No space in store for art

 

A document from 2003 details the storage crisis at the Irish Museum of Modern Art, listing 20 artworks that have been damaged due to inadequate facilities, writes Harry McGee

THE DOCUMENT DATED September 1st 2003 - with its polite, almost old-fashioned title - seemed like it would make for relatively innocuous reading. The title page read: "Storage for Artwork at the Irish Museum of Modern Art: A Schedule of the Curatorial Concerns."

But, flicking to the next page, it became clear the title was a bit of misdirection for the incendiary material that followed. The document, drawn up by Imma's head of collections Catherine Marshall, exposed the deep inadequacies of facilities to store the State's growing permanent collection of contemporary art, worth many millions of euro.

Imma's own on-site stores at its home at the Royal Hospital Kilmainham (RHK) were crammed with artworks, constituting a serious hazard as they could not be evacuated in the event of a fire and had no proper environmental controls to protect fragile works of art.With well over 1,000 works in its permanent collection by then, the vast bulk was being housed in "temporary" and "interim" warehouses and stores sourced off-site by the Office of Public Works (OPW), none of which were really suitable for storing art.

So critical had the storage situation become that Imma was forced to store works in a shipping container in the car park. The use of the shipping container was described as an emergency solution. But the "emergency" lasted four years. In September 2007, Imma's director Enrique Juncosa wrote to Sean Benton, the chair of the OPW, again highlighting its storage problems.

"As the store is reaching full capacity," he wrote, "we have adapted every available space on-site at the Museum for storage and this includes storing items in the car park in shipping containers and giving up some programming areas."

But the most explosive part of the 2003 document was its "schedule of the curatorial concerns". It listed 20 artworks that had been damaged as a "direct result of inappropriate environmental conditions in the storage facilities" at Imma. They included works by renowned artists from Ireland and abroad (see panel) including Louis le Brocquy, Dorothy Cross, Georges Braque, Basil Blackshaw, Colin Middleton, Shane Cullen, Terry Atkinson and Stephan Balkenhol.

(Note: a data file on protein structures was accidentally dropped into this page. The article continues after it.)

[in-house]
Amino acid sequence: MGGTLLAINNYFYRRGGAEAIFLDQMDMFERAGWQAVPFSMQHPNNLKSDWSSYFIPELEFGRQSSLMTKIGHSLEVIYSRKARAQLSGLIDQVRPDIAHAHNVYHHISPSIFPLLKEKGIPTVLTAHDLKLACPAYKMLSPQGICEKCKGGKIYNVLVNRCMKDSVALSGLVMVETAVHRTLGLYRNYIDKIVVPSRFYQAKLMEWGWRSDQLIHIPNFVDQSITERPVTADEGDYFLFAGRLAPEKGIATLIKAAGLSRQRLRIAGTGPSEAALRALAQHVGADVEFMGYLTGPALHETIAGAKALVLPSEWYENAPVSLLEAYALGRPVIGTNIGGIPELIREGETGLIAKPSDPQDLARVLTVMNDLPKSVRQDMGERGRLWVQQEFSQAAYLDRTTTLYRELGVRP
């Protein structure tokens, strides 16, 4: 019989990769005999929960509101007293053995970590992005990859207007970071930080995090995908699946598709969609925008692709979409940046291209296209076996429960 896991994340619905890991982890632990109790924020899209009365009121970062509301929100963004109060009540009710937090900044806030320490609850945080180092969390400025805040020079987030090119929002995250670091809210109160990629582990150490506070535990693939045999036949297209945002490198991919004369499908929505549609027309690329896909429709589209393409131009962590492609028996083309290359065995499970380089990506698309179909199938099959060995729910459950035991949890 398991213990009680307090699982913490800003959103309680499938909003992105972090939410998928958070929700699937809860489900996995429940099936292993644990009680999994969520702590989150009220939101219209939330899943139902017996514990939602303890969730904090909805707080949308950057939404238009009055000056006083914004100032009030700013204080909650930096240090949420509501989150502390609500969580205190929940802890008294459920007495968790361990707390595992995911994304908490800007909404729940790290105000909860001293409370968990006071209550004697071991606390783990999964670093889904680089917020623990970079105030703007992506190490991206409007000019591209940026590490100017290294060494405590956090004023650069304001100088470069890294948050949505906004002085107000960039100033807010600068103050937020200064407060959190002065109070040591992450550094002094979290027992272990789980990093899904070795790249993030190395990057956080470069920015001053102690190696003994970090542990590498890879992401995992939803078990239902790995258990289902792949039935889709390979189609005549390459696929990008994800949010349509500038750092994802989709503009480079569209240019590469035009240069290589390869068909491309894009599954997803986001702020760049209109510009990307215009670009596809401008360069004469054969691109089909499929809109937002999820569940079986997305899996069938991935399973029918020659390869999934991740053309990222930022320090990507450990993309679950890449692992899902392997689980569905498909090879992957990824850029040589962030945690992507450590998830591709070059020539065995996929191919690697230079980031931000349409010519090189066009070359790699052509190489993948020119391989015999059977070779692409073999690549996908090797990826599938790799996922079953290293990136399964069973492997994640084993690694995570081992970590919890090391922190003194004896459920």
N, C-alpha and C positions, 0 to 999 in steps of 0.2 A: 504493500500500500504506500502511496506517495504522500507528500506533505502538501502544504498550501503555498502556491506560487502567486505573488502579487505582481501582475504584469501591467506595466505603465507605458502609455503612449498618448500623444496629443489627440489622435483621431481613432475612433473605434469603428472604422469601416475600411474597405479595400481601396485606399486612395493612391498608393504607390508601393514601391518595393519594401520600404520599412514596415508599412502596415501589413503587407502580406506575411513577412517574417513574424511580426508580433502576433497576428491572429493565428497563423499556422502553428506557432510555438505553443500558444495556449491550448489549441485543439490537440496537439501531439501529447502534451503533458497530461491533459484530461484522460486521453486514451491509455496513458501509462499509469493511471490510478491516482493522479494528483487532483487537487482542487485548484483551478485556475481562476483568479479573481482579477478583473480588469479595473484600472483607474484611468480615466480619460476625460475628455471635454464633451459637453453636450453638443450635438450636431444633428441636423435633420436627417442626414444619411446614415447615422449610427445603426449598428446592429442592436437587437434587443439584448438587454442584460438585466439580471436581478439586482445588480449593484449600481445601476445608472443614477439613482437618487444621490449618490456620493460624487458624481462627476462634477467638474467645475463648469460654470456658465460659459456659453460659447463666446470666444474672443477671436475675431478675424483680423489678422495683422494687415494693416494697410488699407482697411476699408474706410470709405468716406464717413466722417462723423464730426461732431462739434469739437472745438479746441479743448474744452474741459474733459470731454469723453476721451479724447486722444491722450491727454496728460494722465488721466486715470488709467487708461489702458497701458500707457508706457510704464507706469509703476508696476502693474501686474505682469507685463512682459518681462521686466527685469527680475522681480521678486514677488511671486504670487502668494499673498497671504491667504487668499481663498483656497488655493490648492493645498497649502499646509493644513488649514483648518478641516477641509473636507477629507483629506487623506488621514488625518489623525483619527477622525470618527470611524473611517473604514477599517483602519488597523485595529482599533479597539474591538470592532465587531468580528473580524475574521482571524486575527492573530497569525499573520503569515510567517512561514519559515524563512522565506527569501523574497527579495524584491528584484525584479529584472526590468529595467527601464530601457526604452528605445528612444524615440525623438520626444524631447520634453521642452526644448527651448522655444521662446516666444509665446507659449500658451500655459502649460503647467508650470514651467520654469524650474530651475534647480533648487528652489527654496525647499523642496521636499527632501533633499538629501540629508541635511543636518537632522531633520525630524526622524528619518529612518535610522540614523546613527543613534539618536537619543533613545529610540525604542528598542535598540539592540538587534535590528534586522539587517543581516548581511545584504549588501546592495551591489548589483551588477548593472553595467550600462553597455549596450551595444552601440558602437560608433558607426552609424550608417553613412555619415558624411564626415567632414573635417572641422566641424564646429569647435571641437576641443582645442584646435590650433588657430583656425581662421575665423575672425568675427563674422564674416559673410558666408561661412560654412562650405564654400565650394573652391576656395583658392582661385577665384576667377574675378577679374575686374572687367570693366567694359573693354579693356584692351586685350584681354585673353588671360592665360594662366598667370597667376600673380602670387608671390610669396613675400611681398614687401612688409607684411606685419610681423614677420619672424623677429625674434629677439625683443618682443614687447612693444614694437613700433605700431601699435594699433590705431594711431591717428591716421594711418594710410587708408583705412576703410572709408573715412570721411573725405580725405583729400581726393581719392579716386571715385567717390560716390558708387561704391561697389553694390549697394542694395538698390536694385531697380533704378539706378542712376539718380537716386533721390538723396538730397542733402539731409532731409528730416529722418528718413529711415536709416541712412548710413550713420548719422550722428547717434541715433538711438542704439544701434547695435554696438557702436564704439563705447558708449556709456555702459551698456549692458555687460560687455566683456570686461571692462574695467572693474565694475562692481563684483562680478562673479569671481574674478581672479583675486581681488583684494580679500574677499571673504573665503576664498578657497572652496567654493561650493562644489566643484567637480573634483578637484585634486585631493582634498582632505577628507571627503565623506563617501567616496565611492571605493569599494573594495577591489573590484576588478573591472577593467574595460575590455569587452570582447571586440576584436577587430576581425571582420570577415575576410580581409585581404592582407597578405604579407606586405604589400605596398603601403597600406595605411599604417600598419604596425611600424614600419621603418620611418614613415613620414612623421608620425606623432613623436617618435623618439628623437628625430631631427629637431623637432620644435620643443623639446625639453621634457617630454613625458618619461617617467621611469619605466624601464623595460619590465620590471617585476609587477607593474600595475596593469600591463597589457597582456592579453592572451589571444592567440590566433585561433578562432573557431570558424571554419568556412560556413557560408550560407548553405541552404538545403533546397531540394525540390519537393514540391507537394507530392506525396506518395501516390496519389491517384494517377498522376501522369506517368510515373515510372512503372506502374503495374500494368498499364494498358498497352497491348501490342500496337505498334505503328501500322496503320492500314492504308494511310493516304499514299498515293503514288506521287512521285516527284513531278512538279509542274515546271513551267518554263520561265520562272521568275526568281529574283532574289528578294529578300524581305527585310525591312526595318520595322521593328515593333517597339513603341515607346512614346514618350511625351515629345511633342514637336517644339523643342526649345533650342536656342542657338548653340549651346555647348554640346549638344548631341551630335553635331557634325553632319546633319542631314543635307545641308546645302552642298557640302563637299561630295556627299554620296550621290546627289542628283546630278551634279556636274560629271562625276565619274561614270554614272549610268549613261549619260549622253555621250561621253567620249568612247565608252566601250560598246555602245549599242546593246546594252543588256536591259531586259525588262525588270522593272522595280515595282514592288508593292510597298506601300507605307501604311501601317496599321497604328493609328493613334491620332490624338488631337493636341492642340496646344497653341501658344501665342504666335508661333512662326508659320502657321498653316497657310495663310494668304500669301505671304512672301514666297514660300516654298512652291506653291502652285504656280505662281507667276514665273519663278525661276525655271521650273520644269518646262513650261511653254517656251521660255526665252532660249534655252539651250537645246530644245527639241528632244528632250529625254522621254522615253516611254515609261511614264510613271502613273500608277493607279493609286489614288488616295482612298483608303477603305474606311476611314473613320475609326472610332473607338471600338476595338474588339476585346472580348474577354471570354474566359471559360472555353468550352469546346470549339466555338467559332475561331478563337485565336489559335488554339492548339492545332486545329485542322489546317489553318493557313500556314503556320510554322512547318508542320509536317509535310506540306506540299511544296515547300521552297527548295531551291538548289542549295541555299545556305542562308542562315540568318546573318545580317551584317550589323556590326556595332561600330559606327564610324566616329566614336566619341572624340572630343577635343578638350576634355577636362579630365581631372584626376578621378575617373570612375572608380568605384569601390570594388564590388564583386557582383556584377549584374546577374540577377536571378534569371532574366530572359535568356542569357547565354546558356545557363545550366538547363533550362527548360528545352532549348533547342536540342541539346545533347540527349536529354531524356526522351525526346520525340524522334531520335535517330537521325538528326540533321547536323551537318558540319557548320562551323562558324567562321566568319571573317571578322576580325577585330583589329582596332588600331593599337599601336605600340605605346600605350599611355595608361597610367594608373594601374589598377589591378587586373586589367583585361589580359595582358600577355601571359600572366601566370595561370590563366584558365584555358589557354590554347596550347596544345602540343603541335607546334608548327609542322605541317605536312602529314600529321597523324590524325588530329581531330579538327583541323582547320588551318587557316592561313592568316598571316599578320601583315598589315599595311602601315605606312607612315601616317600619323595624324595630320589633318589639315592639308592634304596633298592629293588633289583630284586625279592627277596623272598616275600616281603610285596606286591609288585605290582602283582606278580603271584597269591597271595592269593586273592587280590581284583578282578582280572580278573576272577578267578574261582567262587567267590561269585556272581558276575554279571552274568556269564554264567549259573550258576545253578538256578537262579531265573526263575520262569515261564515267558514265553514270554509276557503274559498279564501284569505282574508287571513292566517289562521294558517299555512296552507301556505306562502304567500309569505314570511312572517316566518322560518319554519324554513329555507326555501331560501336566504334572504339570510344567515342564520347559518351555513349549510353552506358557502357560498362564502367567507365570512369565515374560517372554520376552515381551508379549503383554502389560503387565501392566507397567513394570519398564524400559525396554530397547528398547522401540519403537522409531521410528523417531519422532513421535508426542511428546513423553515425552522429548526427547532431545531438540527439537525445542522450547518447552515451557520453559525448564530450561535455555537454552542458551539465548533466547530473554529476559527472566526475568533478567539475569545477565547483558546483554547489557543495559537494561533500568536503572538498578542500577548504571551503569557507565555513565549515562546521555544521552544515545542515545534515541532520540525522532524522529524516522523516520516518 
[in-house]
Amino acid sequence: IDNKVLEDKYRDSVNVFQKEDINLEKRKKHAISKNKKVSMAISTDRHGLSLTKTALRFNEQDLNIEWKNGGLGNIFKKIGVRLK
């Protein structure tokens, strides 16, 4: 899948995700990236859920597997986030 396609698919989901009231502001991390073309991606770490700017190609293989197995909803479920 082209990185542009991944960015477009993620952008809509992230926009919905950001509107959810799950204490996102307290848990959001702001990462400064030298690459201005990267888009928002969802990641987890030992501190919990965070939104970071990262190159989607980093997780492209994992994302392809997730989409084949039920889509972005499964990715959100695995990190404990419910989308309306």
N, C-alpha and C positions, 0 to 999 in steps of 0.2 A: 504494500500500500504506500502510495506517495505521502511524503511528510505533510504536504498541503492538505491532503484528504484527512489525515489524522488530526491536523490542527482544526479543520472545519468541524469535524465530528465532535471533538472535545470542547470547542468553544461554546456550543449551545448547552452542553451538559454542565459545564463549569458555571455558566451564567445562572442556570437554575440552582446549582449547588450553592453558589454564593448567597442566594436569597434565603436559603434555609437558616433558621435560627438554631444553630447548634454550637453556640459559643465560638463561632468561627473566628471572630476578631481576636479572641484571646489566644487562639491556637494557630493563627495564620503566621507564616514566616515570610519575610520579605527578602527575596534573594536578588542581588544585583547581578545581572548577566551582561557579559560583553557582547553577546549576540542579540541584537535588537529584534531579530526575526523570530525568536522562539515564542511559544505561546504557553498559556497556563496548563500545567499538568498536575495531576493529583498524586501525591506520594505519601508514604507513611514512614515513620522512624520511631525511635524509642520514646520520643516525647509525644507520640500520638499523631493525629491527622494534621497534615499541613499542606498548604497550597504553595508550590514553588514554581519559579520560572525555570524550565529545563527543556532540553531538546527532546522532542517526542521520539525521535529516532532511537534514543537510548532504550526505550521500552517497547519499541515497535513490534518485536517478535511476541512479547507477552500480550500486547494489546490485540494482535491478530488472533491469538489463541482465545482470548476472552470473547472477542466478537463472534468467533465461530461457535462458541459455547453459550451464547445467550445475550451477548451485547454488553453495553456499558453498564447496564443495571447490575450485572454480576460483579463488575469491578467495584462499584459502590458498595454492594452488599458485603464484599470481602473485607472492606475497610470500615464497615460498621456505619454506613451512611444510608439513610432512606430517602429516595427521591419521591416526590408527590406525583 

Atkinson's Slat Greaser - a three-dimensional work incorporating grease - had suffered laminate buckling and was "not fit to show, due to extreme fluctuations in environment". Cullen's Fragments sur les Institutions Républicaines IV (96 styrofoam panels inscribed with messages smuggled out of the H-Blocks during the 1981 hunger strike) had been "damaged by flooding".

Another work, Cricketer (a sculpture by the British artist Barry Flanagan), was "stored in an outdoor shipping container and is displaying bloom on the metal".

'THE OVERCROWDED NATURE of all of our current storage facilities makes it dangerous to handle artwork other than when absolutely necessary," wrote Marshall. "Consequently a curatorial decision not to move the artwork even for random inspection has been taken."

Significantly, five of the 20 works listed as damaged belonged to the substantial private collection donated by businessman Gordon Lambert and on loan to the museum. Marshall also noted that Imma was not in a position to take donations into its collection due to lack of storage.

The 2003 memo forms part of a tranche of documents on the storage situation at Imma released to The Irish Times under the Freedom of Information Act. The records and correspondence makes clear that the 2003 "crisis" was not an isolated incident. And like the National Museum, another cultural institution with serious storage problems, Imma's wait for a suitable and permanent facility has been a saga of Godot proportions in length, frustration and resolution.

Year after year, Juncosa, operations manager Gale Scanlan and the board of Imma return to the theme. "Storage continues to represent the most complex and challenging strategic issue facing the museum," Juncosa wrote in a director's report from this year.

The difficulties can be traced back to the foundation of Imma in 1991 and probably tie in with the larger question of why Charles Haughey and his cultural advisor Anthony Cronin chose the RHK rather than what many considered a more suitable location in Dublin's docklands. The RHK is an achingly beautiful 17th-century building, with pleasing vistas from every angle. There has been ongoing debate about its suitability as a museum for contemporary art. But its relatively small capacity and the fact that it was listed led to increasing problems.